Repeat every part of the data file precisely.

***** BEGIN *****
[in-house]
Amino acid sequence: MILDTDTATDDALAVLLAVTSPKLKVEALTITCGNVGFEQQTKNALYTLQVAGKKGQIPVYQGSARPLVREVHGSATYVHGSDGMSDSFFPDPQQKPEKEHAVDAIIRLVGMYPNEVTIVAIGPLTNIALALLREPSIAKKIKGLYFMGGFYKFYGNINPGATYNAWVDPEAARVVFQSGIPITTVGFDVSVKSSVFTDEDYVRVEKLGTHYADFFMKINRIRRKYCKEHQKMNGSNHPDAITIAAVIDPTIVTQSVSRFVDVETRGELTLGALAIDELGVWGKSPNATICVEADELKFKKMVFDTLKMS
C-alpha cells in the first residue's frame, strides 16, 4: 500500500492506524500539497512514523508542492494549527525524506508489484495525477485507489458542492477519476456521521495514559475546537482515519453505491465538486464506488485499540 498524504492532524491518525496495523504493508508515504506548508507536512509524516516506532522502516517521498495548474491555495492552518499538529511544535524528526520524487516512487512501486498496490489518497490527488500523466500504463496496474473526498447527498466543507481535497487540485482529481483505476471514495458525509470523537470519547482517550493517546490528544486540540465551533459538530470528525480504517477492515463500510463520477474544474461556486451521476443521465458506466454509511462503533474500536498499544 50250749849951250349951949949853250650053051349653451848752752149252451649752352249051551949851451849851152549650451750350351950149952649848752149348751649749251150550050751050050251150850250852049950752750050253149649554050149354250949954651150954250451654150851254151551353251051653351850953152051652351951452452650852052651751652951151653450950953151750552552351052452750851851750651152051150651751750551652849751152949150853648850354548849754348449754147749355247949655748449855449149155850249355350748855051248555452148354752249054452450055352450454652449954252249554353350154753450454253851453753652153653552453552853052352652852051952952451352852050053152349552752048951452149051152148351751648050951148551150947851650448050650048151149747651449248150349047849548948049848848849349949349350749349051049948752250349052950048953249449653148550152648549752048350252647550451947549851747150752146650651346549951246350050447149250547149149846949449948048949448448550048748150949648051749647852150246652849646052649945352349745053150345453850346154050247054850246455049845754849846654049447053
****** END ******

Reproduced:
[in-house]
Amino acid sequence: MILDTDTATDDALAVLLAVTSPKLKVEALTITCGNVGFEQQTKNALYTLQVAGKKGQIPVYQGSARPLVREVHGSATYVHGSDGMSDSFFPDPQQKPEKEHAVDAIIRLVGMYPNEVTIVAIGPLTNIALALLREPSIAKKIKGLYFMGGFYKFYGNINPGATYNAWVDPEAARVVFQSGIPITTVGFDVSVKSSVFTDEDYVRVEKLGTHYADFFMKINRIRRKYCKEHQKMNGSNHPDAITIAAVIDPTIVTQSVSRFVDVETRGELTLGALAIDELGVWGKSPNATICVEADELKFKKMVFDTLKMS
C-alpha cells in the first residue's frame, strides 16, 4: 500500500492506524500539497512514523508542492494549527525524506508489484495525477485507489458542492477519476456521521495514559475546537482515519453505491465538486464506488485499540 498524504492532524491518525496495523504493508508515504506548508507536512509524516516506532522502516517521498495548474491555495492552518499538529511544535524528526520524487516512487512501486498496490489518497490527488500523466500504463496496474473526498447527498466543507481535497487540485482529481483505476471514495458525509470523537470519547482517550493517546490528544486540540465551533459538530470528525480504517477492515463500510463520477474544474461556486451521476443521465458506466454509511462503533474500536498499544 50250749849951250349951949949853250650053051349653451848752752149252451649752352249051551949851451849851152549650451750350351950149952649848752149348751649749251150550050751050050251150850250852049950752750050253149649554050149354250949954651150954250451654150851254151551353251051653351850953152051652351951452452650852052651751652951151653450950953151750552552351052452750851851750651152051150651751750551652849751152949150853648850354548849754348449754147749355247949655748449855449149155850249355350748855051248555452148354752249054452450055352450454652449954252249554353350154753450454253851453753652153653552453552853052352652852051952952451352852050053152349552752048951452149051152148351751648050951148551150947851650448050650048151149747651449248150349047849548948049848848849349949349350749349051049948752250349052950048953249449653148550152648549752048350252647550451947549851747150752146650651346549951246350050447149250547149149846949449948048949448448550048748150949648051749647852150246652849646052649945352349745053150345453850346154050247054850246455049845754849846654049447053